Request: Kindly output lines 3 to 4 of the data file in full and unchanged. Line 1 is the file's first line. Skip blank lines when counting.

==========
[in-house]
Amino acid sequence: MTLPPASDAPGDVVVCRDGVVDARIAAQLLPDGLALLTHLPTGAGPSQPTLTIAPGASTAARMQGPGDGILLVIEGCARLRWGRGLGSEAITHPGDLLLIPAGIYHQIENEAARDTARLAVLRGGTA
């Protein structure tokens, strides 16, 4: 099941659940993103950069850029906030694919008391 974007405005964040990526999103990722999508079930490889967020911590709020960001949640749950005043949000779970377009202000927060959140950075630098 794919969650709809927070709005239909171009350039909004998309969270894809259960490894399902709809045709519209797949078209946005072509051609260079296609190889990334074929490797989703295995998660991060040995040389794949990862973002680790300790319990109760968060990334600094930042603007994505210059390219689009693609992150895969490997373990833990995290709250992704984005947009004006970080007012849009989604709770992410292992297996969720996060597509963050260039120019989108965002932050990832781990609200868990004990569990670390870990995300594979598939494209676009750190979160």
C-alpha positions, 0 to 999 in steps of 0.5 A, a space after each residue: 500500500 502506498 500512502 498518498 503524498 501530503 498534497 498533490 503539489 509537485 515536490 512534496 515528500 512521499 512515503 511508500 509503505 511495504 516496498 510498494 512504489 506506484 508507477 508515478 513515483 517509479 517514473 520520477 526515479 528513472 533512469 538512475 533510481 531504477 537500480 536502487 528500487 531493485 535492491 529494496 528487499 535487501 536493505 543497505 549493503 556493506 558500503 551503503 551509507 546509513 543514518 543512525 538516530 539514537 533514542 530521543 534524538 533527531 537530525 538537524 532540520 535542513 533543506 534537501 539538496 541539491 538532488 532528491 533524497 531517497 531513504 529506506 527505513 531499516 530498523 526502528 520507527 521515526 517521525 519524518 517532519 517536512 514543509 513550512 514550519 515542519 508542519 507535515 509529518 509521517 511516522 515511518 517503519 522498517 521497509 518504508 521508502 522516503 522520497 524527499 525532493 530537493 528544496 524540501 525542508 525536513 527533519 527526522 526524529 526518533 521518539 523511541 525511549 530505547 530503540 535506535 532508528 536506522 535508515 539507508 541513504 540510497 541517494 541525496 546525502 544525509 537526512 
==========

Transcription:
């Protein structure tokens, strides 16, 4: 099941659940993103950069850029906030694919008391 974007405005964040990526999103990722999508079930490889967020911590709020960001949640749950005043949000779970377009202000927060959140950075630098 794919969650709809927070709005239909171009350039909004998309969270894809259960490894399902709809045709519209797949078209946005072509051609260079296609190889990334074929490797989703295995998660991060040995040389794949990862973002680790300790319990109760968060990334600094930042603007994505210059390219689009693609992150895969490997373990833990995290709250992704984005947009004006970080007012849009989604709770992410292992297996969720996060597509963050260039120019989108965002932050990832781990609200868990004990569990670390870990995300594979598939494209676009750190979160």
C-alpha positions, 0 to 999 in steps of 0.5 A, a space after each residue: 500500500 502506498 500512502 498518498 503524498 501530503 498534497 498533490 503539489 509537485 515536490 512534496 515528500 512521499 512515503 511508500 509503505 511495504 516496498 510498494 512504489 506506484 508507477 508515478 513515483 517509479 517514473 520520477 526515479 528513472 533512469 538512475 533510481 531504477 537500480 536502487 528500487 531493485 535492491 529494496 528487499 535487501 536493505 543497505 549493503 556493506 558500503 551503503 551509507 546509513 543514518 543512525 538516530 539514537 533514542 530521543 534524538 533527531 537530525 538537524 532540520 535542513 533543506 534537501 539538496 541539491 538532488 532528491 533524497 531517497 531513504 529506506 527505513 531499516 530498523 526502528 520507527 521515526 517521525 519524518 517532519 517536512 514543509 513550512 514550519 515542519 508542519 507535515 509529518 509521517 511516522 515511518 517503519 522498517 521497509 518504508 521508502 522516503 522520497 524527499 525532493 530537493 528544496 524540501 525542508 525536513 527533519 527526522 526524529 526518533 521518539 523511541 525511549 530505547 530503540 535506535 532508528 536506522 535508515 539507508 541513504 540510497 541517494 541525496 546525502 544525509 537526512 